Obedience to Authority

Outline and evaluate RESEARCH into obedience


Aim- to find out whether ordinary people ( not just German soldiers) would obey legitimate authority even when required to injure another person.


  • 40 male participantsImage result for men clipart
  • by advertising for volunteers (self-selected sample)
  • for a study of ‘how punishment affects learning’
  • Yale university

Image result for yale university

  • everyone paid $4.50 (even if they quit)

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2 confederates

  • an experimenter (authority figure)
  • a learner

The participant acted as the ‘teacher’ and was told he must administer increasingly strong electric shocks to learner when they get question wrong.

‘Learner’ sitting in in another room gave mainly wrong answers and received¬†‘fake’ shocks in silence until they reached 300V (very strong shock).

At this point he pounded on the wall and then gave no response to the next question. He repeated this at 315V and from then on said nothing.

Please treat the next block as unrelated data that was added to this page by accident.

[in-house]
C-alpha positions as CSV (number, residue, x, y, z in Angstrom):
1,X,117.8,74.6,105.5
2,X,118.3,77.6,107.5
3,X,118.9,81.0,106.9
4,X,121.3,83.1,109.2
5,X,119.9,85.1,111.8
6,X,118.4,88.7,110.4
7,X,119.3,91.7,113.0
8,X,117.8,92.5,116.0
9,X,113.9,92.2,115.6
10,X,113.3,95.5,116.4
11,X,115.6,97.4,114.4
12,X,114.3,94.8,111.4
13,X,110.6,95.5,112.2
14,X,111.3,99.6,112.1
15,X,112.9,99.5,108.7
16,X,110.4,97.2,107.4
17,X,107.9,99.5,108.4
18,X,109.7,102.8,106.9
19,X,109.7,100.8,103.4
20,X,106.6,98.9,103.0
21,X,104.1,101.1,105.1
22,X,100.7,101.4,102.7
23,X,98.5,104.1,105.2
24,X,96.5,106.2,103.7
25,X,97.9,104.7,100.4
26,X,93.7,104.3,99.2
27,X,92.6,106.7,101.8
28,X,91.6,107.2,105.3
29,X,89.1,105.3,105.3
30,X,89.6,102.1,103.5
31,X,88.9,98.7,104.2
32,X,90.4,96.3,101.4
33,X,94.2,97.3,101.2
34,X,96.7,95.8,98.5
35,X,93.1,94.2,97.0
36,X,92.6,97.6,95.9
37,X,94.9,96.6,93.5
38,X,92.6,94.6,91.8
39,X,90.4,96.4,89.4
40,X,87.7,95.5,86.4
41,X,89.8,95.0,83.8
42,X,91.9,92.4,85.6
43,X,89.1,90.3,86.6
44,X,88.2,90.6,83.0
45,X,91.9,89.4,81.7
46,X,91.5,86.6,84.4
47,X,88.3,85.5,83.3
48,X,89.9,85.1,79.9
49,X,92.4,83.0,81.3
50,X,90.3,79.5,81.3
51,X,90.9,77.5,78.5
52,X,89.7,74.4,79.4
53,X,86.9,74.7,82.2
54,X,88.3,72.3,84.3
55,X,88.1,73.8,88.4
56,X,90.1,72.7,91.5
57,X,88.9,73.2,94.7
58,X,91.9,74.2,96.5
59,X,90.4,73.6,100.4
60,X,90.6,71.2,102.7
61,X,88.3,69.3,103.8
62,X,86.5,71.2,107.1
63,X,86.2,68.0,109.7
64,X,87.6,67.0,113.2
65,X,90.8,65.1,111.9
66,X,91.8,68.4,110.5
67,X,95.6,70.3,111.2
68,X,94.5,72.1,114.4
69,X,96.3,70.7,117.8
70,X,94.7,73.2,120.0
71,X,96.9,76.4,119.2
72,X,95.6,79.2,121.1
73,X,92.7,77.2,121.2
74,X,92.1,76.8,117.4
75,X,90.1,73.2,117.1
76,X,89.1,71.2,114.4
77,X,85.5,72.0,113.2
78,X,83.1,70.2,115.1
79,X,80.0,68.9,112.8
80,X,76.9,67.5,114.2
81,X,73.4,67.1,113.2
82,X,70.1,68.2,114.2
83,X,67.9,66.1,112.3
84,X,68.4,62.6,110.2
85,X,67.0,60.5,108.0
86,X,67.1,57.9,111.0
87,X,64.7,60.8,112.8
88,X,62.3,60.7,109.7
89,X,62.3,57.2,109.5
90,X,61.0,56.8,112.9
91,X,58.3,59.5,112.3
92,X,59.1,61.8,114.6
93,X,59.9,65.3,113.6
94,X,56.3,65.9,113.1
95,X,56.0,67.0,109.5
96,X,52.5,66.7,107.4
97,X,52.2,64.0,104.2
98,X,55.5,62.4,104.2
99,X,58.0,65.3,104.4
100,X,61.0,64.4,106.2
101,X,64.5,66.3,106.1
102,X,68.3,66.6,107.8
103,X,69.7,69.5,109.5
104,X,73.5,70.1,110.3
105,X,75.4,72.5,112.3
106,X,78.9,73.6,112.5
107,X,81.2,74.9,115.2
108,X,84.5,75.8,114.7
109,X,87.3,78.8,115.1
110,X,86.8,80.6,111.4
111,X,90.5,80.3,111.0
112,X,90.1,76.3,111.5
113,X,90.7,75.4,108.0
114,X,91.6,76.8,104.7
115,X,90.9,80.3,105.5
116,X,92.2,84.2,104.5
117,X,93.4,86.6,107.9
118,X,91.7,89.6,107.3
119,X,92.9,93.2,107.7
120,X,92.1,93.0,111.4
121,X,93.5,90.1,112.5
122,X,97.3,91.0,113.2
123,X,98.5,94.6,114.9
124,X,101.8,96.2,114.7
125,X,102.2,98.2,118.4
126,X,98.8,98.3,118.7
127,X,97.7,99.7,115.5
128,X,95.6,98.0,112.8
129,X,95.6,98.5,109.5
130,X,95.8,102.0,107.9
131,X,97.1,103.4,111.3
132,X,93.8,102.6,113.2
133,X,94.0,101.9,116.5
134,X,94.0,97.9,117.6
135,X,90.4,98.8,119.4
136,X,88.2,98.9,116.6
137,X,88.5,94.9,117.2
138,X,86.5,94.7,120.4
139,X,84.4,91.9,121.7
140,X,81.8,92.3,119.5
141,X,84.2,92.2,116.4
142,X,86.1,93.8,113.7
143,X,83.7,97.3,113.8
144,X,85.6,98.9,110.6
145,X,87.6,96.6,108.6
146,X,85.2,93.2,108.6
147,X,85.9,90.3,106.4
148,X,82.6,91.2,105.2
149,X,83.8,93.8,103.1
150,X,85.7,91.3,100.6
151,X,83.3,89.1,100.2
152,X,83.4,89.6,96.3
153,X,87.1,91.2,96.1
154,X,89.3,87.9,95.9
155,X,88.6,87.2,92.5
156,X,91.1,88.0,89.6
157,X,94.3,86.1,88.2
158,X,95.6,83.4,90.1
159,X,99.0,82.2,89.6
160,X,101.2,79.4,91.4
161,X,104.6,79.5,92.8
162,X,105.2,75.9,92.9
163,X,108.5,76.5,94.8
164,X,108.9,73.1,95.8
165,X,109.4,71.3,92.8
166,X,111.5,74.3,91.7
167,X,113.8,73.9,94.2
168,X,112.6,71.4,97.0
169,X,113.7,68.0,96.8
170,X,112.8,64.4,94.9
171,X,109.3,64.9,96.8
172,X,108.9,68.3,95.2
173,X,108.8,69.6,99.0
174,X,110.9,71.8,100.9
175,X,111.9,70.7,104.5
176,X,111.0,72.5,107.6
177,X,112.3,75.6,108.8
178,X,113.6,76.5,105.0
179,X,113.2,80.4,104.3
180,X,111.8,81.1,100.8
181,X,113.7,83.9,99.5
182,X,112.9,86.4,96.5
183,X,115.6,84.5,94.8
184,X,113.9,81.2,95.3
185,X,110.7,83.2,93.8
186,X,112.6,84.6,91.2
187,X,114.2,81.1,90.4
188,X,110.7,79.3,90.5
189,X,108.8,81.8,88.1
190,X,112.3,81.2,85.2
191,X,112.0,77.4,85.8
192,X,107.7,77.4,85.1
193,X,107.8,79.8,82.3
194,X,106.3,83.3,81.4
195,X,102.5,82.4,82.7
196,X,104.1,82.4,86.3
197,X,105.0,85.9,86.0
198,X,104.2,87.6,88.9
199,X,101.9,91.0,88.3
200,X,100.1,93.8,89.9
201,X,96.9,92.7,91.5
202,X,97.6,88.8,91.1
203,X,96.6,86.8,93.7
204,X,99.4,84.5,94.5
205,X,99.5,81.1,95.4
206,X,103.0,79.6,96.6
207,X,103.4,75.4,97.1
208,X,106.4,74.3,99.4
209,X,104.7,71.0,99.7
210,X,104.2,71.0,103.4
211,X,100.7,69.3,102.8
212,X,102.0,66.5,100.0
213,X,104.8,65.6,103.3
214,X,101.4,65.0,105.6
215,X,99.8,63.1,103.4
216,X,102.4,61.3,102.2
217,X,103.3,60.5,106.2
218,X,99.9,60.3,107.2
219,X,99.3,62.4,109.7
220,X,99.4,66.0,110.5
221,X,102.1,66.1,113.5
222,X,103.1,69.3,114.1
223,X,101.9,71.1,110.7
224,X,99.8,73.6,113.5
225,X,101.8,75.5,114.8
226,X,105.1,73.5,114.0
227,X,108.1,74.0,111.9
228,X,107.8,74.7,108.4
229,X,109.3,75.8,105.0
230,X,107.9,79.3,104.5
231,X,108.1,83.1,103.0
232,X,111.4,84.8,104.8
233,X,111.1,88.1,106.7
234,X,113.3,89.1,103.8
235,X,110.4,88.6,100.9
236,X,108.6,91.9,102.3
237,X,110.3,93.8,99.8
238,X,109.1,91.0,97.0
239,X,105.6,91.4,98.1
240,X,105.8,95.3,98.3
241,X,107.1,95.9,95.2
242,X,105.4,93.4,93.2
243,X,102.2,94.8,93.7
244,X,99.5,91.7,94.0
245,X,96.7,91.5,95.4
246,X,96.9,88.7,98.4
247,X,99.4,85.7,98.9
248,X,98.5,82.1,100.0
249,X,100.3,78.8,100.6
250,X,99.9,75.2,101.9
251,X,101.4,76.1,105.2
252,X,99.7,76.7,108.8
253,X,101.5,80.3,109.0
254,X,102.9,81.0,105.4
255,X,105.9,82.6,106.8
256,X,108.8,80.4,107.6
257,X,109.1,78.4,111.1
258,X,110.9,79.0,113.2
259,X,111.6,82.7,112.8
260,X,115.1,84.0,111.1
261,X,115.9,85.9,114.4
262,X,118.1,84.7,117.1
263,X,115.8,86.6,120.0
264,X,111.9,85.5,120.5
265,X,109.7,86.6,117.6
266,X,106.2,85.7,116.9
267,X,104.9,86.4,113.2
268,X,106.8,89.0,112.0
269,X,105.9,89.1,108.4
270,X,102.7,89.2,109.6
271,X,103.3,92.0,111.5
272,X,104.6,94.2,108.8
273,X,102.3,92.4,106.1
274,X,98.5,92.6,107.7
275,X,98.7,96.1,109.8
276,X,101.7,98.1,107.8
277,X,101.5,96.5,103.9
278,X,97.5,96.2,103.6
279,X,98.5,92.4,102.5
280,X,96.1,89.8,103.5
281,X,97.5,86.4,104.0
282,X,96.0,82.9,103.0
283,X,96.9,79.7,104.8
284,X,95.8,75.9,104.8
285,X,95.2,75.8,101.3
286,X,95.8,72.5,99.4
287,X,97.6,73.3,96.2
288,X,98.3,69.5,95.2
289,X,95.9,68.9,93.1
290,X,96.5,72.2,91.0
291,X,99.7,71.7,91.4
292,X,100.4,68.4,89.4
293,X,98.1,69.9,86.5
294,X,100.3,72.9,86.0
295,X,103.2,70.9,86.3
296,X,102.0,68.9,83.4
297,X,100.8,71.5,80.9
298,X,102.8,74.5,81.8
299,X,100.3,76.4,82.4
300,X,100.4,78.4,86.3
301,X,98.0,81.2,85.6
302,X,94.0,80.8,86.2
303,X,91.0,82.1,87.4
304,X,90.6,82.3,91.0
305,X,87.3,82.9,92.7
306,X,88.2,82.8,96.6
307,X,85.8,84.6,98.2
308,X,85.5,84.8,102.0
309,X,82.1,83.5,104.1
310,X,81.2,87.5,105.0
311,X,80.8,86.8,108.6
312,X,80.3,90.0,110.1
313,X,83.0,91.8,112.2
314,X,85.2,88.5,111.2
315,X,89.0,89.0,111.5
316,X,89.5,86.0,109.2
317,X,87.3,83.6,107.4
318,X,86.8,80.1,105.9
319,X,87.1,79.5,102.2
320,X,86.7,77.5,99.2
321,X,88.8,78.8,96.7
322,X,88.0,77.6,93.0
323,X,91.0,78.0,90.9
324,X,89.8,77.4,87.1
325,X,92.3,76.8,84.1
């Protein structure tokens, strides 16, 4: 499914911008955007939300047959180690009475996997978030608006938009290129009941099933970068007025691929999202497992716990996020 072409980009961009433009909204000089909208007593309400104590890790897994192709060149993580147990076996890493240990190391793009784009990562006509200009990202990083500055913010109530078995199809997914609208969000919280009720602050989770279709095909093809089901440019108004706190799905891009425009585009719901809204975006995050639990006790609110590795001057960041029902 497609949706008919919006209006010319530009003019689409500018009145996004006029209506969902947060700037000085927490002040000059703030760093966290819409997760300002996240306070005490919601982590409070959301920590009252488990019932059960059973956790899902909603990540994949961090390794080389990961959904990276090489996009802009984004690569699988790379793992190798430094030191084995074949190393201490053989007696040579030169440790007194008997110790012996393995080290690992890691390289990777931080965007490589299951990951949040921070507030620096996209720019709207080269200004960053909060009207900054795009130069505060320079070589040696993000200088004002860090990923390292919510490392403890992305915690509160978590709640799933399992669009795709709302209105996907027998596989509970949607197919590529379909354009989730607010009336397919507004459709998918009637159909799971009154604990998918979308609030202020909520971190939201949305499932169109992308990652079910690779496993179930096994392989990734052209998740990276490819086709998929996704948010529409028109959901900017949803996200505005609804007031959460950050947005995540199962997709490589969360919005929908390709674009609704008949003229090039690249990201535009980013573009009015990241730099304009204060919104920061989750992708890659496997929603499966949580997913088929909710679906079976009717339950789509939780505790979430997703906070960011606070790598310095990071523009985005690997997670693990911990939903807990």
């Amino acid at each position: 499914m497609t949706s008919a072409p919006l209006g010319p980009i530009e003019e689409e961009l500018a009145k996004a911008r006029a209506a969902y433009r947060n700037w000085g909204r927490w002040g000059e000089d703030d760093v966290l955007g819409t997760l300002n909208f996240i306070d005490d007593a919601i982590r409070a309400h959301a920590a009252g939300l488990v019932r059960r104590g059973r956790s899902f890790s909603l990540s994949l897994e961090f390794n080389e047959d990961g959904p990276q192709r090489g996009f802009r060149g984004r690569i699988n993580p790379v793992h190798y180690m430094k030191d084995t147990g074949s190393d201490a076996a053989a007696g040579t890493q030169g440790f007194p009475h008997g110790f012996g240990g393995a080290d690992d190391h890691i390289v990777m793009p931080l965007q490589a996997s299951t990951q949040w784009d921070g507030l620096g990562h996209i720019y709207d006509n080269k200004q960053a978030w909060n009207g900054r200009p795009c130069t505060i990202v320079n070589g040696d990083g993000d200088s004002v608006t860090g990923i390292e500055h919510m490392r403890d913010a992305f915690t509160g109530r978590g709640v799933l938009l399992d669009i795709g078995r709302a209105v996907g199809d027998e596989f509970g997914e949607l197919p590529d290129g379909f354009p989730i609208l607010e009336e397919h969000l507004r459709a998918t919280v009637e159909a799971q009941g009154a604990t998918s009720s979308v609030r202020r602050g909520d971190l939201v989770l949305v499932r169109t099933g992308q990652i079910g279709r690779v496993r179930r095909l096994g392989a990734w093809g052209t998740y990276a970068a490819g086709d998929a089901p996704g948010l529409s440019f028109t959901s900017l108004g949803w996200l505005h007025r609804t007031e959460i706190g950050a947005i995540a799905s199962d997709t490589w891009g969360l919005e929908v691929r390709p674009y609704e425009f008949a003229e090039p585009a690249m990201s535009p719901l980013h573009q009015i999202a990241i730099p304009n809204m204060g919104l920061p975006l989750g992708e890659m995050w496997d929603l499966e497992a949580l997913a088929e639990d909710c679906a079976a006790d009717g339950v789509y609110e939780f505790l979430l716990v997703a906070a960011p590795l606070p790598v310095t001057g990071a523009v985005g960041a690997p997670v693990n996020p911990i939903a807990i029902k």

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  • 65% went to maximum 450V (marked Danger: severe shock)
  • ALL continued to at least 300V
  • Partcipants showed signs of distress, some sweated, bit their nails, passed out
  • Some unwilling to continue but did when experimenter provided standardised prods e.g ‘please continue’ or ‘the experimenter requires that you continue’.
  • Only 5 participants (12.5%) stopped at 300V


  • Ordinary people are obedient to unjust authority, not just evil people who commit evil crimes
  • So a situational explanation rather than a dispositional explanation.

General Evaluation

+ Reliable (Hofling et al)

Image result for hofling hospital experiment

  • Realistic field experiments have supported Milgrams findings